The dictatorship was forced to acknowledge what had happened thanks to the still unknown whistleblower and courageous independent journalists who made the images public and The New York Times reported on January 15, 2020 that "26 patients at a mental hospital died during a cold snap this week, the government said Friday. A Health Ministry communiqué blamed “prolonged low temperatures that fell to 38 degrees." This is the institution that Eduardo Bernabe Ordaz Ducunge shaped over 40 years, and that PAHO celebrated with an award. This episode was quickly forgotten, and the mantra of Cuba's "great" health care system continued to be repeated in the press.

Amnesty International had also raised concerns in their report Psychiatry: A Human Rights Perspective in 1995 of what they saw on their only visit:
In Cuba, there have been allegations in recent years that not only the criminally insane but also political prisoners have been sent to forensic wards of state psychiatric institutions where they are kept in unhygienic and dangerous conditions and where they are exposed to ill-treatment either at the hands of staff or fellow inmates. In 1988 Amnesty International visited the Havana Psychiatric (Mazorra) Hospital in Havana. The delegation was permitted to visit one of the forensic wards - the Sala Carbó Serviá. However, the existence of a second forensic ward, the Sala Castellanos, was denied by a hospital official. It was this ward which was alleged to present harsh conditions and to be used for the punishment of prisoners.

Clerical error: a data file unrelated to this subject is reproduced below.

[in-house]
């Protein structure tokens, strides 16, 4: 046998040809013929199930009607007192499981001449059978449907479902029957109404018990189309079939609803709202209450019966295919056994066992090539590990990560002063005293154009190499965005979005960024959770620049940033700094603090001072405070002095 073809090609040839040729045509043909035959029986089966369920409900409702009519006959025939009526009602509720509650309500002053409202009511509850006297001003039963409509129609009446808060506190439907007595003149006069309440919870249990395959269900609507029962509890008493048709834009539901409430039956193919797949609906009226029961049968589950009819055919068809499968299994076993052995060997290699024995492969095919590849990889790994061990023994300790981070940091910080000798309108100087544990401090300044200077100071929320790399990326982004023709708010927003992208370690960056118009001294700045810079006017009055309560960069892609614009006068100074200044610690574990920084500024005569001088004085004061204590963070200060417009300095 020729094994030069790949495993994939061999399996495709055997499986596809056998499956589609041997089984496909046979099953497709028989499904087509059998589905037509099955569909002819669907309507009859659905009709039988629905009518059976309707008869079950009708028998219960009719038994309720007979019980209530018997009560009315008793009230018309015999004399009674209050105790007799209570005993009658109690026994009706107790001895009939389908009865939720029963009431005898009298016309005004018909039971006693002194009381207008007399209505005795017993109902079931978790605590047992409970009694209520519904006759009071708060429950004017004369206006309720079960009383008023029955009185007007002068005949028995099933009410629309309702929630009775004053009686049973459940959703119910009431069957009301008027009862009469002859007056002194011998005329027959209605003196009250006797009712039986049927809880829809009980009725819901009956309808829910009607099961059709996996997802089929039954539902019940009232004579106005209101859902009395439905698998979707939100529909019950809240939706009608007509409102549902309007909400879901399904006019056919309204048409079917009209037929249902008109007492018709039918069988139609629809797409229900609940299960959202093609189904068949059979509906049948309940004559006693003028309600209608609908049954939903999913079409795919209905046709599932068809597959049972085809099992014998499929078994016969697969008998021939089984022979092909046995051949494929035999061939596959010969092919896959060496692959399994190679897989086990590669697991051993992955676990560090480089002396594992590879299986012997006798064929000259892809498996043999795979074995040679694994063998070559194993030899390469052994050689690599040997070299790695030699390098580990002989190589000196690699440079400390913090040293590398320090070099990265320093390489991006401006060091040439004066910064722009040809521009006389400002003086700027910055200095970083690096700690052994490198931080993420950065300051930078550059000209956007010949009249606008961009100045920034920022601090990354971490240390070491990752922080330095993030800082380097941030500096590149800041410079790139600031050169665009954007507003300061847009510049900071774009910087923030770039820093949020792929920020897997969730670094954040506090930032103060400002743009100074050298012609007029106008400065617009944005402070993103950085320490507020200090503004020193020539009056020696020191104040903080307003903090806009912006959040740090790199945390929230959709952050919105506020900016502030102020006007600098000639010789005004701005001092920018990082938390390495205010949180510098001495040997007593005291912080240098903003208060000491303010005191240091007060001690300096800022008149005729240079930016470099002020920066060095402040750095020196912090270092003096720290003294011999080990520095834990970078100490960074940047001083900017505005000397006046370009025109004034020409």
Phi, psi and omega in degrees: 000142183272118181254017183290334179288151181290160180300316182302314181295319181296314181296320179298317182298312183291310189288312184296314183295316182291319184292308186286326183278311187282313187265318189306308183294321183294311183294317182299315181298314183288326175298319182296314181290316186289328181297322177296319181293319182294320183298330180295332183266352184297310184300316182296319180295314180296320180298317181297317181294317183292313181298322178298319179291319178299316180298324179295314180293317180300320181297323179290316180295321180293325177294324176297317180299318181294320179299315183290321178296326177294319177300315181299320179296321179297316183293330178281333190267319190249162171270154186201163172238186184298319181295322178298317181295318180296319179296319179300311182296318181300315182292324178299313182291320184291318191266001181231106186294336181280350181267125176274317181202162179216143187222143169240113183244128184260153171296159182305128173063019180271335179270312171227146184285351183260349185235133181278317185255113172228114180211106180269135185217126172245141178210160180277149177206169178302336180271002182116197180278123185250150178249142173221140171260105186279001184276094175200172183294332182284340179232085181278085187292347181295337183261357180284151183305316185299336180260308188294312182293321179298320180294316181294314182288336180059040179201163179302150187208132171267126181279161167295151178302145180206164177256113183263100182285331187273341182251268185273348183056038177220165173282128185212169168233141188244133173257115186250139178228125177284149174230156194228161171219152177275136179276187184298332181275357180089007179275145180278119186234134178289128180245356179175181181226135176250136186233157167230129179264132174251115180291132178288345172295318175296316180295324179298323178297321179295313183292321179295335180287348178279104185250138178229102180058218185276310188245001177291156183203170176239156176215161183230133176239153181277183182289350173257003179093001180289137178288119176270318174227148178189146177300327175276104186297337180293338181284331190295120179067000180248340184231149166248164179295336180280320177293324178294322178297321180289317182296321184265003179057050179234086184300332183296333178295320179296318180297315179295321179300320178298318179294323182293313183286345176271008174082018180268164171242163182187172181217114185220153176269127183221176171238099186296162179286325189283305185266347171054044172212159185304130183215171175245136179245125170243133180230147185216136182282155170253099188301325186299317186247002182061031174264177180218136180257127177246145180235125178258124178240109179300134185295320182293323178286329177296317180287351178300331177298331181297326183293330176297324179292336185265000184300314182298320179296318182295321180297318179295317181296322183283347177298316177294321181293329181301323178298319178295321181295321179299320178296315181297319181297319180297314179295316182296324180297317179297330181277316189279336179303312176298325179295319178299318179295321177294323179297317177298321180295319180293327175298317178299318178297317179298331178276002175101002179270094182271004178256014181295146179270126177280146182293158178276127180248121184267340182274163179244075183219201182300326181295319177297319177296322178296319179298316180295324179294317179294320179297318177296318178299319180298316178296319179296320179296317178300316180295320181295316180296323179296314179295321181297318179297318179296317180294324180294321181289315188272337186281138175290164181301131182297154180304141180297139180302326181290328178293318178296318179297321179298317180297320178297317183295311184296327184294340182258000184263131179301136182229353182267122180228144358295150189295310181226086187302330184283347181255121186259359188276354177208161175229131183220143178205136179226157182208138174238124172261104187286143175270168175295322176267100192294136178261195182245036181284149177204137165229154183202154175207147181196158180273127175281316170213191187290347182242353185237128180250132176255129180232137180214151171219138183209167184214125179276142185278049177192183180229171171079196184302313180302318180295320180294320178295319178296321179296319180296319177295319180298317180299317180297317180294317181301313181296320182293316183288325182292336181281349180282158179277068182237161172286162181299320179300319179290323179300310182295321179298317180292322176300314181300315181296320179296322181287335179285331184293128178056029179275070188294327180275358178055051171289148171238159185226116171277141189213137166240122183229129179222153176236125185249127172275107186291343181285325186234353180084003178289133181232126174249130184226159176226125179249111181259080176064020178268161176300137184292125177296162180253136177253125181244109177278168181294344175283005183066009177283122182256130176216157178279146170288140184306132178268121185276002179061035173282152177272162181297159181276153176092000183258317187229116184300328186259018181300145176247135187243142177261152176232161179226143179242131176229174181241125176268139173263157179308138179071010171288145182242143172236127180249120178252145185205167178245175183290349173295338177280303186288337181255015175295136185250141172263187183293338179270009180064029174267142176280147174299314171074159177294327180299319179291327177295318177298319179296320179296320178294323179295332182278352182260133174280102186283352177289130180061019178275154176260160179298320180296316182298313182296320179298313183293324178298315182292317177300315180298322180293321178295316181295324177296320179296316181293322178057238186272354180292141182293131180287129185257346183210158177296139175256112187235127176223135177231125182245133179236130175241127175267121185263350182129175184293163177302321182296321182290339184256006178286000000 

Amnesty International reported that prisoner of conscience Dr. Oscar Elias Biscet was sent to Mazorra on November 29, 1999 to Mazorra. He was sent to there by State Security agents and forced to undergo psychiatric examinations on several occasions.

Amnesty also reported how on December 4, 1998 Cuban dissident Milagros Cruz Cano, who is blind, was detained by State Security agents while waiting for a bus. She was initially held at the Maria Luisa police station in Havana where she was: "beaten by police officers which resulted in a swollen cheek and a bruise and scab below her eye. She was then transferred to Mazorra psychiatric hospital in Havana where she was held in an isolated cell called Córdoba. The conditions of detention were said to be degrading as she was held in a cell with iron bars which other patients and guards could see into and where she had to carry out all personal hygiene. She was released on December 14, 1998 without charge."

Observers need to take into account that in addition to negligence and indifference to human suffering that led to a situation in which more than 40 patients died of malnutrition and exposure to cold in a tropical country that this psychiatric hospital was also employed in the mistreatment and torture of Cuban dissidents and human rights activists. Officials need to know that they will be held accountable for her safety.

The Cuban government has not permitted a visit by the Red Cross to their prisons since 1989. By comparison the United States has permitted over a 100 inspections at the prison on the US Guantanamo Naval Base since 2001. What is the Castro regime hiding in its prisons?

Will they allow independent international observers to visit with this young woman, and ascertain her mental and physical status?  The international community is beginning to pay attention on her plight. Below is a tweet from the OAS Secretary General Luis Almagro from July 2nd.